How much do they pay?

It depends on what you get, how early you get it, who else shot it, what else happened that day and want kind of a mood the news producer is in. If you get a plane crash and you are the only one with early shots (plane burning, rescuers pulling out victims), go for a four figure amount. If someone shoots a cop and you are the only one with shots of the cop before EMS takes him away, go for a three figure amount. If you shoot a single fatal MVA, be happy if they offer you $75. If you shoot someone famous in trouble, go for a five to six figure amount. How much they pay all depends.

The average monthly income is- maybe – $75 or Maybe $7,500. Really it depends on how much time you put in, how many people are working in your area, luck and how hungry the news producers are

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  1. I have been a news stringer for a bit over 16 years. i myself use the Sony NX5U.

    Flashy car then I’m in trouble a KIA Soul with 6 LED spot lights on top.
    Friends with most of the cops helps.

    As for showing up on scene I wait til police and fire are there reasons for waiting you dont want to park in a crime scene and then be told you cant leave. you dont want to make it appear as if the police and fire where late getting there. if its a crime you dont want to get shot at if the cops arent there yet. finally if its a fire you dont want them stringing hose and you have no way out til the hose is picked back up.

    • Chas B what type of camera would you recommend for news stringer these days? I would really appreciate it if you could let me know please,thanks.

  2. Chas – great write up, you sound like a go getter for hanging in there 16+ yrs. Salt of the earth I’m sure.

    I did freelance private eye work for almost 10yrs. A bit different than the stringer work, but many parallels – random hours, interviewing people, stakeouts (following people around), videotaping, serving people court papers (toughest part of the job for me) and sometimes being an errand boy for your local attorney who needs case related stuff in a hurry.

    The hardest part of the job was getting paid.

  3. Once a stringer, do you get any traffic “passes”? On tv ya know, you see them racing around everywhere. Just wondering if they are always breaking the law of if they have a cheat pass

    • no one gets a free pass from the law but I’m sure if they have a relationship with local officers they become more lenient.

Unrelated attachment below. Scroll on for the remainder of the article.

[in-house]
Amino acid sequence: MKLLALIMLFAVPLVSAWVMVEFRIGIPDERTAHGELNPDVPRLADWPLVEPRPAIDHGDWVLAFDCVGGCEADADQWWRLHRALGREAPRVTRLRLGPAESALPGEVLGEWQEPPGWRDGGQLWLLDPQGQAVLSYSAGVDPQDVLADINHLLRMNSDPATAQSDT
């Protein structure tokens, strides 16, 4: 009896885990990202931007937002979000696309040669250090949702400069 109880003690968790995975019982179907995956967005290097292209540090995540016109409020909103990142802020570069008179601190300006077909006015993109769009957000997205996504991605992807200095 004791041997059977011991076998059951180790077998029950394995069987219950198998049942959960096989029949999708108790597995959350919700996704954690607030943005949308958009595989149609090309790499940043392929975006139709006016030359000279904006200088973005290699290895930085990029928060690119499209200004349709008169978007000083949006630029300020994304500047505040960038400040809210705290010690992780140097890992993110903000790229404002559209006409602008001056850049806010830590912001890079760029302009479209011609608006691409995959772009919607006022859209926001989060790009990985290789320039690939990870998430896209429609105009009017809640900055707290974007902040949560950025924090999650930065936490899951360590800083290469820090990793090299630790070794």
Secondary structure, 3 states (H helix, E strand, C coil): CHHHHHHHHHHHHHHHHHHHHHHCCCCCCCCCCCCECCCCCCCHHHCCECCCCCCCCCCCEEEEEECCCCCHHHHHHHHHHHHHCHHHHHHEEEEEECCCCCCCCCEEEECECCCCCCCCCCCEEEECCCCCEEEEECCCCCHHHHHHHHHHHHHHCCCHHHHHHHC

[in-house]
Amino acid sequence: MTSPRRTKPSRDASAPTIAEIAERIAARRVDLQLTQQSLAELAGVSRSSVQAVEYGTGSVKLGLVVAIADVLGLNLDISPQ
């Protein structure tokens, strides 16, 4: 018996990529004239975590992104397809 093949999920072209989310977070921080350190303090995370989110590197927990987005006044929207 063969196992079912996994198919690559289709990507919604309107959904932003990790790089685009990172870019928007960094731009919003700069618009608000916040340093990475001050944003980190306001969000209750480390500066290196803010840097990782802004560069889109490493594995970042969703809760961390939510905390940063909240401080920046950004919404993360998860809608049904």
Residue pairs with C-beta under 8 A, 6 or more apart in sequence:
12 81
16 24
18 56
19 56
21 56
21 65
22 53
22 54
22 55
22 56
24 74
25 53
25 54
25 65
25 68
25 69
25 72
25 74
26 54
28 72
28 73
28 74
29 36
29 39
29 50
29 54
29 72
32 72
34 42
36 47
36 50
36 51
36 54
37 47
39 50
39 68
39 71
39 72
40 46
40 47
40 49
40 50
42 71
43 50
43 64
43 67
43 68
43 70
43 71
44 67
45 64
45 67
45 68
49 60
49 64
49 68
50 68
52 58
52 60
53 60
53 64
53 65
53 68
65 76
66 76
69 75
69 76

4. hi; I think I have pretty much the only early video to the Nelson fire in Solano County California. I actually called 911 and then went up to the fire which was blocks away from my house. A tv production company has asked me to use my footage and has offered to give me credit for a special that they are doing on first responder’s during fires. I’m kind of clueless as to this type of thing but I have early videos of 2 fires in California and I dont think anyone else has it. I was going to ask for $ for it but I don’t know if that is what I should do. What are your thoughts? Thank you.

  5. Im becoming a stringer and i was wondering, can i put orange light bars on my vehicle when i get to the scene? or is that a no go because when i look it up it doesnt tell me if i can or cant.

    • In many states, different colors of lights used by EMS, police and other first responders can vary from state to state.

      Amber lights (aka flashing yellow lights) are usually reserved for legal use on hazard vehicles, construction vehicles, trash garbage pickup vehicles, and every vehicle engaged in highway maintenance or in ice and snow removal where such operation involves the use of a public highway. It also includes rural letter carriers while performing their duties.

      The temporary affixing and display of an amber light to be used as a warning on a disabled motor vehicle or on a motor vehicle while it is stopped on a highway while engaged in an operation which would restrict, impede or interfere with the normal flow of traffic is also allowed in some states.

      Check with your local or state laws to make sure. Here is some additional information: